In Paris, there are enough styles and types of windows that one could wax eloquent about them easily. Versailles Palace, home of the Sun King, Louis XIV, has some very photogenic windows as well. Through the closed windows we see the back gardens of the estate. They also provided ventilation for the interior of the huge buildings.
|Window in Versailles Gallery, by DG Hudson|
Does a closed window give you any story ideas? This view made me think of the way an entire king's court called Versailles home, if they wanted to be in 'the court'. To some it must have seemed confining. But political intrigue being what it is, the king wanted his subjects within viewing distance. To anyone or anything kept in a cage of sorts, a window can be a source of escape. Windows also allow entry by those who may be on the other side of that transparent barrier. (That would be the Musketeers and knights looking for that damsel in distress. . .)
Arched, Rectangular and Molded Windows
|Windows in the Carnavalet Museum, Paris by DG Hudson|
In this stately Paris townhouse, the Carnavalet Museum resides. Three rows of windows, three different designs. The front three windows have the extra benefit of a small balcony for viewing the formal garden. The museum within has broad staircases, wall murals and interesting artifacts and displays of French history. The history contained in this museum is a great way to learn about France's past, especially the French Revolution. Recommended for history buffs.
Paris Shop front and Umbrella Signage
(the cane and the little orange shapes on railing)
|Parisian shops and Wrought Iron by DG Hudson|
A curved handle of an umbrella seems to lean out over the brown original store front in the image above. At one time, the fabric part of the umbrella may have been part of the sign. Now, there are two small orange umbrellas. I also liked the green door beside this shop. The interior of the umbrella shop seemed to have a variety of items. Even though 'Paris in the rain' is a phrase that inspires poetic rambles and writer's angst, it only rained twice for short periods in the autumn when we visited.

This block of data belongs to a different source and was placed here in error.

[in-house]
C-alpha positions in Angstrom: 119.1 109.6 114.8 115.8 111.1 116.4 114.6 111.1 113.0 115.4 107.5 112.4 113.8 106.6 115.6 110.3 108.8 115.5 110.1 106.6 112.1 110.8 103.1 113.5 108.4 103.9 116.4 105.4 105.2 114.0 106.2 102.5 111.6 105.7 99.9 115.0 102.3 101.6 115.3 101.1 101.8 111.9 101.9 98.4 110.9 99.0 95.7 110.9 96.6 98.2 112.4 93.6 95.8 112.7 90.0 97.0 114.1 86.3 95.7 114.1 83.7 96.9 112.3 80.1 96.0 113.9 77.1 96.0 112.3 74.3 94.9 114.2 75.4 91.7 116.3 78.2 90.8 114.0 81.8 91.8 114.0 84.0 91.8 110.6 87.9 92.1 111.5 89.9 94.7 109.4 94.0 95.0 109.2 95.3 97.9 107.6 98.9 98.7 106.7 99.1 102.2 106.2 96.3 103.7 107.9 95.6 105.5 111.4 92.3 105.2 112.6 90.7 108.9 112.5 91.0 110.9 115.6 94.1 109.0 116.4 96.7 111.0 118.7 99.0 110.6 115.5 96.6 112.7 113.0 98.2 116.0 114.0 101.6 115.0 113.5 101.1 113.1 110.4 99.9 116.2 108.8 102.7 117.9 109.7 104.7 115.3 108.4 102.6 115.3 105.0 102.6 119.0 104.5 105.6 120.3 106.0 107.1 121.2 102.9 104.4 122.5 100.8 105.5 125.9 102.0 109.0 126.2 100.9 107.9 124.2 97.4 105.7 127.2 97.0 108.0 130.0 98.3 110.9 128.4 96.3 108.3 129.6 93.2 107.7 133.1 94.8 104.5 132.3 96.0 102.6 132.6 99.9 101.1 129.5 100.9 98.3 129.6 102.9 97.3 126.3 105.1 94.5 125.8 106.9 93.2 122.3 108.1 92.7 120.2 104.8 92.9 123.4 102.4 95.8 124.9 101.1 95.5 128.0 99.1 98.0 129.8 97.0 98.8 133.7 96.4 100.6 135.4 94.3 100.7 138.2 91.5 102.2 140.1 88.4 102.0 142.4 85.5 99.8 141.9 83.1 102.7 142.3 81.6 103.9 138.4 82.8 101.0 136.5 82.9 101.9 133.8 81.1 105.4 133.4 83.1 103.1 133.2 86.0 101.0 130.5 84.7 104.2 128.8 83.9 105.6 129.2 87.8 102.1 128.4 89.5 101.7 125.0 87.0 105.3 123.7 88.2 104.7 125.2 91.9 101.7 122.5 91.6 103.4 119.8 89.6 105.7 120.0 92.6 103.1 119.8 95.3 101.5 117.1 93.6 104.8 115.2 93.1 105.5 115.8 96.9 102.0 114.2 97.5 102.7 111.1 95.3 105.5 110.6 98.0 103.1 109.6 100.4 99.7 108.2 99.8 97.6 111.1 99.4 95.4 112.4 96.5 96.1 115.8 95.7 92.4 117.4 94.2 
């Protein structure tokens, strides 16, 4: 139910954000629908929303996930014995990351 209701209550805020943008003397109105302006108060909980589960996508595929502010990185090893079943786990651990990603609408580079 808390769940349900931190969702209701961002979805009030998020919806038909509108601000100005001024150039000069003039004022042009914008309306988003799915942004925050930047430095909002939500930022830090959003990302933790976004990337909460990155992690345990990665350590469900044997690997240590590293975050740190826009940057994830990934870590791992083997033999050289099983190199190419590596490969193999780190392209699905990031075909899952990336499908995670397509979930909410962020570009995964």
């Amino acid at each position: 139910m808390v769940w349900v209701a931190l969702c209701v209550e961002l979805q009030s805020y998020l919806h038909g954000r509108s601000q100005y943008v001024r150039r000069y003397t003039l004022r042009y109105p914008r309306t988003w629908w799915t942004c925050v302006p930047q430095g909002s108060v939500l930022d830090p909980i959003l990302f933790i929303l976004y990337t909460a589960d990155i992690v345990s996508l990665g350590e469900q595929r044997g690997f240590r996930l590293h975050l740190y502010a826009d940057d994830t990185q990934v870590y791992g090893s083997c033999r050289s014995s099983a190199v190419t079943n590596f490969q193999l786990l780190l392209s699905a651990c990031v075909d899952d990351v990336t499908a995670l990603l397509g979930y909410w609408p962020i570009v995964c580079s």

Notre Dame Cathedral
|Round Windows in back section of Notre Dame, Paris by Green Eye|
Walk to the back and sides of the Notre Dame Cathedral to see the waterspouts which leer outward and fantasy details such as the three round windows in the structure above.
My imagination was stirred. That's a tree branch encroaching on the right side of this image. There is also a wall or fence, plus that tree, between where we were standing and this part of the church. I don't know if that part of the building can be accessed via tours, but unusual details always catch my interest. Notre Dame still has the capacity to amaze, and a venerable lady she is too!
Another post about Paris Windows, and what they reveal:
Are you a person who notices windows? Or photographs them? Does being in a place with few or no windows bother you? What do you think of customized image windows? (a future vision many scifi writers have used)
Please share your thoughts or ideas in the comments. I'm always listening!